One unintended consequences of the Fukushima nuclear disaster almost a decade ago is that Japan now plans to build as many as 22 new coal-burning power plants — one of the dirtiest sources of electricity — at 17 different sites over the next five years. This is at a time when the world needs to slash carbon dioxide emissions to fight global warming. Together, the 22 power plants would emit almost as much carbon dioxide annually as all the passenger cars sold each year in the United States.
The construction stands in contrast with Japan’s effort to portray this summer’s Olympic Games in Tokyo as one of the greenest ever.
Japan relies on coal for more than a third of its power generation needs. And while older coal plants will start retired, eventually reducing overall coal dependency, the country still expects to meet more than a quarter of its electricity needs from coal in 2030.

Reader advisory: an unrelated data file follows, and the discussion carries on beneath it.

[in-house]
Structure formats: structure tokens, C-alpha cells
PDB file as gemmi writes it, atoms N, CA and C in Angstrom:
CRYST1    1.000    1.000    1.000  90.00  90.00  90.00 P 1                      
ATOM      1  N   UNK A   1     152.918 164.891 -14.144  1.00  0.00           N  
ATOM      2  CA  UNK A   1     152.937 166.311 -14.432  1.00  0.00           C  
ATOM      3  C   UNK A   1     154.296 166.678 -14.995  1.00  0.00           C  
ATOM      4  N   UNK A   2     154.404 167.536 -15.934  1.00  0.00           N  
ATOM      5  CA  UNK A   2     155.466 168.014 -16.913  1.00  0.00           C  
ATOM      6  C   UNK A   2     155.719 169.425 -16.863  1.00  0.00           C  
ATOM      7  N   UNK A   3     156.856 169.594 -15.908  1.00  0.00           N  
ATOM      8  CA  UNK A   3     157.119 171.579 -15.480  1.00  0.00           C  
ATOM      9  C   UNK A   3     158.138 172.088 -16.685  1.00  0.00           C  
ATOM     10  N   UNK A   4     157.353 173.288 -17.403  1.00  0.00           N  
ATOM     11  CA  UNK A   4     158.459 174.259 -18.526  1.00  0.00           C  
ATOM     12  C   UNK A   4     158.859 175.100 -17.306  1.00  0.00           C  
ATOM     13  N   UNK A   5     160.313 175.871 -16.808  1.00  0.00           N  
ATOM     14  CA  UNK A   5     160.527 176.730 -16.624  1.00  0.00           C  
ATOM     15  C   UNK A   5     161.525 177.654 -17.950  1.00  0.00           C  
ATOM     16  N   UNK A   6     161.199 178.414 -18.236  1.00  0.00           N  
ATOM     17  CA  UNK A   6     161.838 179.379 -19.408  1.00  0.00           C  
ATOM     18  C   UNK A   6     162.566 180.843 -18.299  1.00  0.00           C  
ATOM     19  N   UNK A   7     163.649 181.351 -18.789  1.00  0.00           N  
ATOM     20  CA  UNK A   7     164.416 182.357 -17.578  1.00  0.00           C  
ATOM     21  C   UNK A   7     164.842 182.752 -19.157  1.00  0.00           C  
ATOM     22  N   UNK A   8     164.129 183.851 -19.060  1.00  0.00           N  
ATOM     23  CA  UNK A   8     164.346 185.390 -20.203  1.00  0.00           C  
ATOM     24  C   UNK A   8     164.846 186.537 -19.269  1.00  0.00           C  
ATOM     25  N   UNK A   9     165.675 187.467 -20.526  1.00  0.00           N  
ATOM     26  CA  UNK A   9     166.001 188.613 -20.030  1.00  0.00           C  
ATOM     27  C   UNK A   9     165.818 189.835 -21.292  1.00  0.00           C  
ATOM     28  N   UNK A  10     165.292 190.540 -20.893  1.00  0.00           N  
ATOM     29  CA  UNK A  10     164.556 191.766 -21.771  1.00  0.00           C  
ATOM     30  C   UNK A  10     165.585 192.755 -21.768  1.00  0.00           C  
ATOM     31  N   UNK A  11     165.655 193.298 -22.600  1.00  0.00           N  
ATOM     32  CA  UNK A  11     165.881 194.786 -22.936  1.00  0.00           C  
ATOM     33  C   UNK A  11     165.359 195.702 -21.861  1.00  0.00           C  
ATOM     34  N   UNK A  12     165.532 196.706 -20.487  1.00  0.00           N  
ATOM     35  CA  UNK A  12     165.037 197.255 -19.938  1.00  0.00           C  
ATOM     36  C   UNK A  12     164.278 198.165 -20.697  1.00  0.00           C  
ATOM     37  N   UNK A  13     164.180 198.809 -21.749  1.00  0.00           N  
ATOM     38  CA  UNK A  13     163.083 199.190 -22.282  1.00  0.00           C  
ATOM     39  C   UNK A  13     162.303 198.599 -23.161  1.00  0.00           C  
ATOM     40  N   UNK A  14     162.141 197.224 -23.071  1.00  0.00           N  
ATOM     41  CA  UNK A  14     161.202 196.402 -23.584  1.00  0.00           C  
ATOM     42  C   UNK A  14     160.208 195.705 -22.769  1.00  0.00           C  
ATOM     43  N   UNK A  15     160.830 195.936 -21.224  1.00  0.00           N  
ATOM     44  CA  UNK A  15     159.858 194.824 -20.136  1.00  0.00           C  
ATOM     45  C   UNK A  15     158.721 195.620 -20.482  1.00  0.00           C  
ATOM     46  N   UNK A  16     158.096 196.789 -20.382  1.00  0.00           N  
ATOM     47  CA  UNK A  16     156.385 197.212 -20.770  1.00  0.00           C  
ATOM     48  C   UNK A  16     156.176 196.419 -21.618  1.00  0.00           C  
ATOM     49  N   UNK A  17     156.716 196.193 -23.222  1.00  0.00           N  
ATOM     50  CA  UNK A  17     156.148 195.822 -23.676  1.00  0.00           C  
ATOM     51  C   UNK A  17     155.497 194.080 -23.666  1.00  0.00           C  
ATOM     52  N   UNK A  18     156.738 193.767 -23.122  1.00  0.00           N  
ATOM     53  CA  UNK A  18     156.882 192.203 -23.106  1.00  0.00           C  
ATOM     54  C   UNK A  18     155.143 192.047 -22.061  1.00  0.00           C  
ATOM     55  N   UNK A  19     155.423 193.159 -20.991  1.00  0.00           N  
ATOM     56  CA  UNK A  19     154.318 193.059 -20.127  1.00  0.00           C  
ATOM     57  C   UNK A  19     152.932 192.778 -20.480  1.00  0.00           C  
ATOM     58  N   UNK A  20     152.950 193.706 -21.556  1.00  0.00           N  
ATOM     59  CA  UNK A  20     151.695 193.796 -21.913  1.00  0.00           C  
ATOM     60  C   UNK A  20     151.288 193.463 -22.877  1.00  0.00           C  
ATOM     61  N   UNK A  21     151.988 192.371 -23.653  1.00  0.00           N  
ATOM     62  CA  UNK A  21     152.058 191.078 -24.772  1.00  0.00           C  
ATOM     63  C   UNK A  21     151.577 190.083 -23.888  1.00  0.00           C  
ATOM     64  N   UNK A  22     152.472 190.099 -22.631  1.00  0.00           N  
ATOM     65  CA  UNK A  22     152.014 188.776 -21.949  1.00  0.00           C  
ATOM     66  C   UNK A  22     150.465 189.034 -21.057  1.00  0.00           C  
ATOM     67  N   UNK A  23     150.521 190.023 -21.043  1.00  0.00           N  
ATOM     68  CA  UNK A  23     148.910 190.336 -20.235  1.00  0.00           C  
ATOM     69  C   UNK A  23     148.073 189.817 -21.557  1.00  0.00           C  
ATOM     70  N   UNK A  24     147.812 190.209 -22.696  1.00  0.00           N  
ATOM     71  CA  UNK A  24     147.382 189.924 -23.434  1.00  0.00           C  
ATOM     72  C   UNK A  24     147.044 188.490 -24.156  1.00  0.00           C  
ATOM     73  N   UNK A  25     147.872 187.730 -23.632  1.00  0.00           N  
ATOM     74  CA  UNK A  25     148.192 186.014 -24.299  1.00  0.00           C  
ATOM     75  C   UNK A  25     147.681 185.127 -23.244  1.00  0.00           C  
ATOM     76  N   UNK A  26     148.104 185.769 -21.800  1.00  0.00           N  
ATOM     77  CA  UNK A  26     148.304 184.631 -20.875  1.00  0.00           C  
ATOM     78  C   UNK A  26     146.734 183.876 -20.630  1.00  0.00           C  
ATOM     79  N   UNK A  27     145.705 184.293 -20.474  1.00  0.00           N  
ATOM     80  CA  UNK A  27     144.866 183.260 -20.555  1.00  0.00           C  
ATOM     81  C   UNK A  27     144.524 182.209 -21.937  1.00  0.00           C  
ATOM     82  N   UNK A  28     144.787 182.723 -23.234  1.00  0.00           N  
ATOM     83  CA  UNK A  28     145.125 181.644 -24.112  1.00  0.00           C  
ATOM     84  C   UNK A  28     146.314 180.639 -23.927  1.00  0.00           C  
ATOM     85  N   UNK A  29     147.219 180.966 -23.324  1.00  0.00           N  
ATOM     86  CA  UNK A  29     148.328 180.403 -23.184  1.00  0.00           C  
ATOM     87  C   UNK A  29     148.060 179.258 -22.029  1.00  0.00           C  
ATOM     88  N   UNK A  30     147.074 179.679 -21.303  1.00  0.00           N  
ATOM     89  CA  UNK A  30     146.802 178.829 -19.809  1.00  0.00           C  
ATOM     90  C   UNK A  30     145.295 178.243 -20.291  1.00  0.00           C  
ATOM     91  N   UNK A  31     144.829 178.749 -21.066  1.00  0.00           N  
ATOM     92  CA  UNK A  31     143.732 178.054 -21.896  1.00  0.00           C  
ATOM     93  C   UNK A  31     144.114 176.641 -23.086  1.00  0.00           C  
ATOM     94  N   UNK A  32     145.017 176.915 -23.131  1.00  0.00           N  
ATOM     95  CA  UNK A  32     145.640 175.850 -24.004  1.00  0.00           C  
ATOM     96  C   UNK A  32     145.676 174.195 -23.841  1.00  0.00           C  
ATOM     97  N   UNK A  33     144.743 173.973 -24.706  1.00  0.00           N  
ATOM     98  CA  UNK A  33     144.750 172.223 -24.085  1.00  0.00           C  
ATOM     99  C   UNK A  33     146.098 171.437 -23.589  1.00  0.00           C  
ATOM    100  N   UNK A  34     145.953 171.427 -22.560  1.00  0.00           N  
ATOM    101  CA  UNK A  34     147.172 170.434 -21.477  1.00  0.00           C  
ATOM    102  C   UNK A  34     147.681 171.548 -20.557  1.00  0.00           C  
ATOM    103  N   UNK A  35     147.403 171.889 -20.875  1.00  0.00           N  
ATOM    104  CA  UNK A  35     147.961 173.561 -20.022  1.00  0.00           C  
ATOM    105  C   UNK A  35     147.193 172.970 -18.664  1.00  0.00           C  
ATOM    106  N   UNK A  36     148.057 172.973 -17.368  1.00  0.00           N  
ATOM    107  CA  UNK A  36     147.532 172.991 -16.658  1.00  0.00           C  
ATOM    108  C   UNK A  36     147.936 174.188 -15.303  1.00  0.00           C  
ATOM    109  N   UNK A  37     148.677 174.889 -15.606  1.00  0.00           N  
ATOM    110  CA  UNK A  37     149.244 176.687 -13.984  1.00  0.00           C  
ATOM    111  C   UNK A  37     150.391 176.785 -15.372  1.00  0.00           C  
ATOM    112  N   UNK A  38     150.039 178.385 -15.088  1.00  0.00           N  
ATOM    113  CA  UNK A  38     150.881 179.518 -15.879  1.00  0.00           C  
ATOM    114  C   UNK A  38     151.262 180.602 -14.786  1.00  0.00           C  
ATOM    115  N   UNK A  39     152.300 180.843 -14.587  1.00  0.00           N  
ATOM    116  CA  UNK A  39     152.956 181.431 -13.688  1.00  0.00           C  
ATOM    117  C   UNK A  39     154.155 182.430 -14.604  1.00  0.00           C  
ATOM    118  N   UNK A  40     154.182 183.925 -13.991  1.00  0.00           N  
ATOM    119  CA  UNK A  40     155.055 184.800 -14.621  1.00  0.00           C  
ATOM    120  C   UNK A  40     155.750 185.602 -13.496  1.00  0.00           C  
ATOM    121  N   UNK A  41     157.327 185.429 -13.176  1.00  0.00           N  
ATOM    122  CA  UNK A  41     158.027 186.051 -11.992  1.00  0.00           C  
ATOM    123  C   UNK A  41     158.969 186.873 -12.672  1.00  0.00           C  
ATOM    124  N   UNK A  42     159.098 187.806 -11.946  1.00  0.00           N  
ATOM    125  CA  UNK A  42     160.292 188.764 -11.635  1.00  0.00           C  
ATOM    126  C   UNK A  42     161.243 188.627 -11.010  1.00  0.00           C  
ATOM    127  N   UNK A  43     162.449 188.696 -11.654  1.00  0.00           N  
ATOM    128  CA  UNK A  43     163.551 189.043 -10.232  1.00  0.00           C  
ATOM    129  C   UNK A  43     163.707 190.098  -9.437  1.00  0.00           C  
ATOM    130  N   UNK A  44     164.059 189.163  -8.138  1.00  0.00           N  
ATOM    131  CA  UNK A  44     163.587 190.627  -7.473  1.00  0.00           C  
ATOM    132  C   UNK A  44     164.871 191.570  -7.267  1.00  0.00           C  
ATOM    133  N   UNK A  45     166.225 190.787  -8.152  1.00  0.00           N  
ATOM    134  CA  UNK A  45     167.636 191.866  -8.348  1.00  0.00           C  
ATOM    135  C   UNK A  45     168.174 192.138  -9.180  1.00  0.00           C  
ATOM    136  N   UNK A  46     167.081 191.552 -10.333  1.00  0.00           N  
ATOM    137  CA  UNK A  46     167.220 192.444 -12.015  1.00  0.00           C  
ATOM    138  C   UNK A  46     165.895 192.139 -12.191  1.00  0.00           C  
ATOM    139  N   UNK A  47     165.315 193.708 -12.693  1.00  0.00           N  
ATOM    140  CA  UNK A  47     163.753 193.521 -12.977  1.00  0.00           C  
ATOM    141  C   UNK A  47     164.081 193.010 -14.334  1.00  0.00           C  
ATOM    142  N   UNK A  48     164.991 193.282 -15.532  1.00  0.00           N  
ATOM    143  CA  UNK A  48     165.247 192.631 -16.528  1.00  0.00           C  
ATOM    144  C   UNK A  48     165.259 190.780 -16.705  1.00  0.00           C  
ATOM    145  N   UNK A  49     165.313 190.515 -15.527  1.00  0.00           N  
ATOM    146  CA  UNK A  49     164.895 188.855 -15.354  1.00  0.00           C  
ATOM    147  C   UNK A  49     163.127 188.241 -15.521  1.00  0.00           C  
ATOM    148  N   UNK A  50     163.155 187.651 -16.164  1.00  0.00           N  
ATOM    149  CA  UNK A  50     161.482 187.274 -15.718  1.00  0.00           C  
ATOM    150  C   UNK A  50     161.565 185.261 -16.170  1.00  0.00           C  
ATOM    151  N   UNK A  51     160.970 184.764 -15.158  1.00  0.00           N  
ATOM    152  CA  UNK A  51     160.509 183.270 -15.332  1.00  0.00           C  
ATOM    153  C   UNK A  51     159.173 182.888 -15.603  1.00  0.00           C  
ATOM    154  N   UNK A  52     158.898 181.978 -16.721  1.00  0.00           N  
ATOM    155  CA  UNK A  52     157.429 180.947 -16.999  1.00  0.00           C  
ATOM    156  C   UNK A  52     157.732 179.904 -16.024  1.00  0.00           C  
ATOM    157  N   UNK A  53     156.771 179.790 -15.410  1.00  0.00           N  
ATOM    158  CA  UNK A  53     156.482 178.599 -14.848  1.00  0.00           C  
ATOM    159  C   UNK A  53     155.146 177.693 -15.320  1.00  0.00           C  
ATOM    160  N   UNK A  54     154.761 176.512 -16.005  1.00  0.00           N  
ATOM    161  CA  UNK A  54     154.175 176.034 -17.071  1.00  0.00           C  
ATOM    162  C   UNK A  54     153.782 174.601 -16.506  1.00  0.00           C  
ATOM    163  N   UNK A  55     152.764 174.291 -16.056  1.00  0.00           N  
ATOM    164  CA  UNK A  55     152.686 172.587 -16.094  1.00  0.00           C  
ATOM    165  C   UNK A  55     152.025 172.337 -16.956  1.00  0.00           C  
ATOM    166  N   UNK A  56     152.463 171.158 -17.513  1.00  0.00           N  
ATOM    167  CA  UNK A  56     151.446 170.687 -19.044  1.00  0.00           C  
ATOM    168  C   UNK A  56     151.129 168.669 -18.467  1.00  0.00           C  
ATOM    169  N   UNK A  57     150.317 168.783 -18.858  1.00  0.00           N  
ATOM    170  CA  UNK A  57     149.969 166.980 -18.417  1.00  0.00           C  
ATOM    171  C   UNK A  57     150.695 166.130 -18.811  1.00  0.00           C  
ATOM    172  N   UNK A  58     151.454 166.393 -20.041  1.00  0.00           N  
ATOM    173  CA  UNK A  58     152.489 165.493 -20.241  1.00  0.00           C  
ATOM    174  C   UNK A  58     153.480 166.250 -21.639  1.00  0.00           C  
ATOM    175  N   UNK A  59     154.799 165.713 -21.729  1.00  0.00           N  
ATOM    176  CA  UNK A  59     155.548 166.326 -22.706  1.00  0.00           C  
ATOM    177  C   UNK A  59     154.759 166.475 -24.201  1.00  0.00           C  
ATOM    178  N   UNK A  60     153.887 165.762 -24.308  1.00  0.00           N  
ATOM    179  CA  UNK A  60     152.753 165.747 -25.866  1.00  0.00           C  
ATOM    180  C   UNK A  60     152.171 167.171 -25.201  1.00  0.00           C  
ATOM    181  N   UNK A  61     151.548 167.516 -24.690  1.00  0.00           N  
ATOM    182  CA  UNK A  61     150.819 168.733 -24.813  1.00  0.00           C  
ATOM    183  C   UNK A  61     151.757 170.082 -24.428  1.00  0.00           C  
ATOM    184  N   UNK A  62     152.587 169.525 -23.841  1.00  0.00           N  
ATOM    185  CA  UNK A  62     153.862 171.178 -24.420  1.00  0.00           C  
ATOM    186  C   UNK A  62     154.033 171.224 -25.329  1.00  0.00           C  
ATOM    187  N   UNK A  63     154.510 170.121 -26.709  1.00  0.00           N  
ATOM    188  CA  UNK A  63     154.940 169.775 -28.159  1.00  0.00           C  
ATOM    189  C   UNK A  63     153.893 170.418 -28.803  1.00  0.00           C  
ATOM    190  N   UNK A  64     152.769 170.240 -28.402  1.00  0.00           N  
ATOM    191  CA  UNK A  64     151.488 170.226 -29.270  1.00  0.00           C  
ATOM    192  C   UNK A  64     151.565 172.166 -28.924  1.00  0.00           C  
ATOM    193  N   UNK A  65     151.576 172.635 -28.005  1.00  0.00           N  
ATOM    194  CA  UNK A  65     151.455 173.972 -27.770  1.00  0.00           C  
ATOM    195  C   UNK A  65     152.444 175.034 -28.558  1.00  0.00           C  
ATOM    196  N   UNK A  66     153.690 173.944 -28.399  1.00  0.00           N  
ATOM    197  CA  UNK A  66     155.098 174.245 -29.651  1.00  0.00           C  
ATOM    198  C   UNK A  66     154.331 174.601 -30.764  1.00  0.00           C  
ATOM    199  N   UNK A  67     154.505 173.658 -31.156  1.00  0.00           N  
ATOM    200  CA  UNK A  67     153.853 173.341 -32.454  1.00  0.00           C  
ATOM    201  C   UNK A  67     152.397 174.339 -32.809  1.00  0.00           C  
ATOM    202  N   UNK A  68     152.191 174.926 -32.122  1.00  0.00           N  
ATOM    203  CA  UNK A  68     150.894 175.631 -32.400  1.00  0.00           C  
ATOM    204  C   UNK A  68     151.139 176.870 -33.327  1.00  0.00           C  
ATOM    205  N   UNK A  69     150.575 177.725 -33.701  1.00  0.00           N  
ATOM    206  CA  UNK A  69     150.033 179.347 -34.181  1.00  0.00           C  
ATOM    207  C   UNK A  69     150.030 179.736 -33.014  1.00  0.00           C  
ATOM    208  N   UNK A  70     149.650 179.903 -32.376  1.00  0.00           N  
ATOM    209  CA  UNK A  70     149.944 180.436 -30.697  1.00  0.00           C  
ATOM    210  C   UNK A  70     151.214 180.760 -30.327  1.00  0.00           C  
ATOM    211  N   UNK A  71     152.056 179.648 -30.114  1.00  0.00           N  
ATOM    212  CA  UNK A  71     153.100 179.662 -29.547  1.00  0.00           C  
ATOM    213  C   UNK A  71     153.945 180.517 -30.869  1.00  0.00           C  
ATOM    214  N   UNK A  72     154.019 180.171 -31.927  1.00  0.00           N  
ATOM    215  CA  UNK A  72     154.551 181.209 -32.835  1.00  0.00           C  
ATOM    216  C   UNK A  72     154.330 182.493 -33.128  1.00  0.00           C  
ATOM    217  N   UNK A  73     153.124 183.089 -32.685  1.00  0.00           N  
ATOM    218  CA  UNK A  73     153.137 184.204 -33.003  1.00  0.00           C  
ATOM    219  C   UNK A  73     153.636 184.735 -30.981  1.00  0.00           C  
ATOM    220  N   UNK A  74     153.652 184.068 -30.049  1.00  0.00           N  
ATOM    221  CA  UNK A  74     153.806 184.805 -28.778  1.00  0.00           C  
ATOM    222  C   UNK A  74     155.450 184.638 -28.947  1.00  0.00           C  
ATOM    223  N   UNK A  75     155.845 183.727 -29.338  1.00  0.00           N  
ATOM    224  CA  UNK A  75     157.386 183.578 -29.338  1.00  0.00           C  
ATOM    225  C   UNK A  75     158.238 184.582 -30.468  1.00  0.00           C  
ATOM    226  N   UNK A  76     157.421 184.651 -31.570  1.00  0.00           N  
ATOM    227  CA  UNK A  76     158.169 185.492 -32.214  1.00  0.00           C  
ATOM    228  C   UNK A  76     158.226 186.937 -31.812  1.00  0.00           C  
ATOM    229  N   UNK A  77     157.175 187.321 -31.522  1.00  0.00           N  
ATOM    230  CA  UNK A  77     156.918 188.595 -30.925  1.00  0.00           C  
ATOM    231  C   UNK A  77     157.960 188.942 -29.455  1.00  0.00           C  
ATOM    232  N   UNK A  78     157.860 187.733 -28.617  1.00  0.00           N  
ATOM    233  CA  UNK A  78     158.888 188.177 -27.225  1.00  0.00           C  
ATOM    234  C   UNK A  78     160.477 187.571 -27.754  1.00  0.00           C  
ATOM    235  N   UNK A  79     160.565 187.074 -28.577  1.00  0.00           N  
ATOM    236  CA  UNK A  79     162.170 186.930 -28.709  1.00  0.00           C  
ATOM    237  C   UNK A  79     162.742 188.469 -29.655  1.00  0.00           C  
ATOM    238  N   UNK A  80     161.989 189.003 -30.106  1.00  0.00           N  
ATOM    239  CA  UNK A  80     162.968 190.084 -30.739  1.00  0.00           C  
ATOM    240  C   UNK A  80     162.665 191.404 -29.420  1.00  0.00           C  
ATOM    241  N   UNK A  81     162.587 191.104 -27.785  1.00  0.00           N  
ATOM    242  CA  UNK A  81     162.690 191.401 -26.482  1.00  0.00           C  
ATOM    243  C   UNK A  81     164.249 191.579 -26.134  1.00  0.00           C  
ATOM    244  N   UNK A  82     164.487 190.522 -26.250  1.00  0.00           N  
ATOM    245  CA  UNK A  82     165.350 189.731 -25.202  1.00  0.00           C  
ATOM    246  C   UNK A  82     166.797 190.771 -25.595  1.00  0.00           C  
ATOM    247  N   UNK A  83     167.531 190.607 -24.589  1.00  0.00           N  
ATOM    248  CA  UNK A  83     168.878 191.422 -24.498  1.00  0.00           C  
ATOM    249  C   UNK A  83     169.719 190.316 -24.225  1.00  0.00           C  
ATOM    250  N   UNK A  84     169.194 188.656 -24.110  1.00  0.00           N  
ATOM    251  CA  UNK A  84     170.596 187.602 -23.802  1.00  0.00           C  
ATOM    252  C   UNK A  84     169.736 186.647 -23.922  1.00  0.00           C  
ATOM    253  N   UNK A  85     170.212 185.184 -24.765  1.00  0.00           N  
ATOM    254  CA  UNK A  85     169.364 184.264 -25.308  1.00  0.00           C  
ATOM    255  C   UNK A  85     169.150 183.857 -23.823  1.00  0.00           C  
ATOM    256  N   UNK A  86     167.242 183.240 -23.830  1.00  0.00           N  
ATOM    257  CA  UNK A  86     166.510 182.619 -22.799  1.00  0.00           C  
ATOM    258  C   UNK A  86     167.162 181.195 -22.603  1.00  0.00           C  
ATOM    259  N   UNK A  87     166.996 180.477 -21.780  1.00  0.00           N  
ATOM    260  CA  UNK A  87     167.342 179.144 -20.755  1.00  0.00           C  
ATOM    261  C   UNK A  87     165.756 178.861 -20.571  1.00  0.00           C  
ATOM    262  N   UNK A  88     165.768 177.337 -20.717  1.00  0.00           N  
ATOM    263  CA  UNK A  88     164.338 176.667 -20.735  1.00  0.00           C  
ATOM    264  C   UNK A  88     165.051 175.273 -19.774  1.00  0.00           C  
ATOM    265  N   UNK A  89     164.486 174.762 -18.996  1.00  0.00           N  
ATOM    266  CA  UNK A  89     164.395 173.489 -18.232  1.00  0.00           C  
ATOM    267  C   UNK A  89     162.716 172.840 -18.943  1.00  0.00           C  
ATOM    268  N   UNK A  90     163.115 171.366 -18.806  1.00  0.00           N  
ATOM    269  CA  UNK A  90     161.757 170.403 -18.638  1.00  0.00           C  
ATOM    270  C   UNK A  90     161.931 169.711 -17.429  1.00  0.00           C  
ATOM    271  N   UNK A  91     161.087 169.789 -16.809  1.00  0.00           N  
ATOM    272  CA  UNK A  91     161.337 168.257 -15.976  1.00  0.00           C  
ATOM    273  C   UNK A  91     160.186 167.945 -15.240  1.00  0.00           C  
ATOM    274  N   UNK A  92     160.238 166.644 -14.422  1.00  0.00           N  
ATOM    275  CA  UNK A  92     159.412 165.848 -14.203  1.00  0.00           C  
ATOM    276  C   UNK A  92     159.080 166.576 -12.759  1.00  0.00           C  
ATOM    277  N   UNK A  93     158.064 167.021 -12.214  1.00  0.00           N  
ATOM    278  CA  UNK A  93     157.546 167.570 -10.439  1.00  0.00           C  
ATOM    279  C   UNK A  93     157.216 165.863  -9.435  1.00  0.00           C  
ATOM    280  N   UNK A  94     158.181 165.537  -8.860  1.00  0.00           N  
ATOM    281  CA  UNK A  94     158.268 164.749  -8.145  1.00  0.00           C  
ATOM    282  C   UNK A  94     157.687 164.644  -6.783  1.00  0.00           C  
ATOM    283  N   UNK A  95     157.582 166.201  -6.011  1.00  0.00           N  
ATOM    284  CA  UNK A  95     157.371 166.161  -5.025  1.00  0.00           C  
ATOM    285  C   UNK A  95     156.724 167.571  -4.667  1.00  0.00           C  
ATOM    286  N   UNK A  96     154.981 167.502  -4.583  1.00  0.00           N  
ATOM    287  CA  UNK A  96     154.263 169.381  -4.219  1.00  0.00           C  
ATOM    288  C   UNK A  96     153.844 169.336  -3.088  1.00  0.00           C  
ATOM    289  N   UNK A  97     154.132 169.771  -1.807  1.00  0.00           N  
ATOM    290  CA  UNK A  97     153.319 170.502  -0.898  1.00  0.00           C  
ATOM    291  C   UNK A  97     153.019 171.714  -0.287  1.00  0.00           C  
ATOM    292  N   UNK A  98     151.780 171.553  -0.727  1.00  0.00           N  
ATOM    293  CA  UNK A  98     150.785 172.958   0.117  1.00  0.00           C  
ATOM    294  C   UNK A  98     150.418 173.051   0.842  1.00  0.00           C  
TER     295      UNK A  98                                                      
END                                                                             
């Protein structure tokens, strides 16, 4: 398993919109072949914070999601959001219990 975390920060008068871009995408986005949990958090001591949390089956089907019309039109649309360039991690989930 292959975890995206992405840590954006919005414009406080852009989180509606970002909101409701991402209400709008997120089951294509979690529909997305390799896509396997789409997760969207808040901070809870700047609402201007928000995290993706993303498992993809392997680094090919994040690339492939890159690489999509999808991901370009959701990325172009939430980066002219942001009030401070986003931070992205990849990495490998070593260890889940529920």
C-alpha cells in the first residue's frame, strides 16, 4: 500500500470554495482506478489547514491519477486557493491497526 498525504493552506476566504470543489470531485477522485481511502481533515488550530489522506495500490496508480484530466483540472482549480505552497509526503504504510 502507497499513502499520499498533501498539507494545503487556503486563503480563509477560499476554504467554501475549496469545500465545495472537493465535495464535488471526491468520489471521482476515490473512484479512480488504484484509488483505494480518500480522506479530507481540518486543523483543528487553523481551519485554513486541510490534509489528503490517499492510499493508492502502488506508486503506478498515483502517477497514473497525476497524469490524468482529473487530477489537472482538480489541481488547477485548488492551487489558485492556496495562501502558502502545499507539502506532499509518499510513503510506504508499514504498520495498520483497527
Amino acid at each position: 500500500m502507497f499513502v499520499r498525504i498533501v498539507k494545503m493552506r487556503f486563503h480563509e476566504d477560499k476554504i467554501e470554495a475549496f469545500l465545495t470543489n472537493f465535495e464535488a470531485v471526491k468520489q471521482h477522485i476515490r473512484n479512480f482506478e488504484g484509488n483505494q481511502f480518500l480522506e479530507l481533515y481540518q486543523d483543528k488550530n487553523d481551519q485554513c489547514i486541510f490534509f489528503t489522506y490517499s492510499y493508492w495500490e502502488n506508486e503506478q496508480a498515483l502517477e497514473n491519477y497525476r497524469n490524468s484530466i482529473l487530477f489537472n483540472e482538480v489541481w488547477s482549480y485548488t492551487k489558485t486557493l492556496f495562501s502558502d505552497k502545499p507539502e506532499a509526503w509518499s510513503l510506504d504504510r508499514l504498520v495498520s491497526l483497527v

Japan, a country with no natural resources other than geo-thermal, is an anomaly among developed economies.Together with natural gas and oil, fossil fuels account for about four-fifths of Japan’s electricity needs, while renewable sources of energy, led by hydropower, make up about 16 percent. Reliance on nuclear energy, which once provided up to a third of Japan’s power generation, plummeted to 3 percent in 2017, a direct result of Fukushima.
The Japanese government’s policy of financing coal power in developing nations, alongside China and South Korea, has also come under scrutiny. The country is second only to China in the financing of coal plants overseas.
Japan: not anywhere near as green as its government would like the outside world to think.